Moholy-Nagy University of Art and Design

Fieldwork in the Laboratory

Project overview
Student name
Daniella Grinberg
Degree level
Year of project
The project Grinberg started in autumn is about unveiling the interconnectedness of things and showing conflicts between human and non-human entities, focusing on various forms of control systems.
“Whatever we say about ourselves, the lived topography of our social world has never been as neatly segregated as our maps.”
Peter J. Leithart

Her presented work is part of a large-scale research project which is highly influenced by the theories of French philosopher and anthropologist Bruno Latour, including his study ‘Laboratory Life’ from 1979, which explores the construction of scientific facts, and the actor-network theory describing the relationship between human and non-human actors. Her research also draws on the works of authors such as Paul Feyerabend, Thomas Kuhn, Michel Foucault, Donna Haraway, Merlin Sheldrake, Anna Lowenhaupt Tsing, Hannah Arendt, T.J. Demos, and Joanna Zylinska.

The current phase of Fieldwork was realised in the form of an exhibition at K11 Labor gallery in April, and the work process was presented in the form of a site-specific installation consisting of three parts. According to Latour, myths of linear progress provide a limited context for understanding technological change. The modern epistemology that separates nature and culture (or, in other words, society), which is the basis of modern self-identity, will never be able to represent reality. In the atmosphere of our own laboratory, the world is closely interconnected, and understanding the relationships between isolated parts of reality is crucial to understanding the world as a whole. Traditional ways of thinking about the world, such as the principle of separate categories or dichotomies, are not suitable for capturing the complexity and interconnectedness of reality.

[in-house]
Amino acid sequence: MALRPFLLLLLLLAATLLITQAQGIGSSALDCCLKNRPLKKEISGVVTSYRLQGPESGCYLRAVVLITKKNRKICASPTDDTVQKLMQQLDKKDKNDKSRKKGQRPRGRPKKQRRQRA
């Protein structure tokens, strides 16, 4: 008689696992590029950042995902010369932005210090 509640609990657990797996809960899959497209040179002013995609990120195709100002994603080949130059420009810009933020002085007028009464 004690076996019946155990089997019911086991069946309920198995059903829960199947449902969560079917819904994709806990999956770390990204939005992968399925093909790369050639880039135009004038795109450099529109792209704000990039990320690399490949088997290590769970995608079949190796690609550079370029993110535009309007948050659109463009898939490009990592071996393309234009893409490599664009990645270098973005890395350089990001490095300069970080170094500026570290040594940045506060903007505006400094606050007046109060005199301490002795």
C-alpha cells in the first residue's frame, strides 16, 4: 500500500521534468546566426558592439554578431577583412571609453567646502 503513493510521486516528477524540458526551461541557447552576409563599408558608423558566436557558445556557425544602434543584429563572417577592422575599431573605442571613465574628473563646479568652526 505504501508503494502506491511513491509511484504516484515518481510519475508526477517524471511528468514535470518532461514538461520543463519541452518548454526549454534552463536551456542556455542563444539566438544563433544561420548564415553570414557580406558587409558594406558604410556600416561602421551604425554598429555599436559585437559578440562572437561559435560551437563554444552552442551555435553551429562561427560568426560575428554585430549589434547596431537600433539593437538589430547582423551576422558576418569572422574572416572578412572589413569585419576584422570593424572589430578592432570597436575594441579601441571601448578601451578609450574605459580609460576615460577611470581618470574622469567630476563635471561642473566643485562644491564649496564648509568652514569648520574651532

The questions Grinberg is asking herself are the following: If scientific research in the laboratory is a rational and largely asocial process, how well can it reveal universal truths about the natural world? What happens when we simultaneously believe in science, religion, culture, art, and other conventionally separate aspects of understanding, perhaps even from a not human centred perspective? Can we decentralise the control systems of understanding? Furthermore, Latour's theory or idea of a “parliament of things” raises important questions about the relationship between humans and the natural world and prompts us to think creatively about new ways of organising our political systems and institutions.
Fieldwork was born out of Grinberg’s desire to rethink social organisation along these lines and map out possible alternatives with the help of photography as a world making practice.

She felt that studying the organisation of social insects such as bees, and the underground network of fungi might reveal important lessons about cooperation, division of labour, communication, sustainability, and the values of adaptability.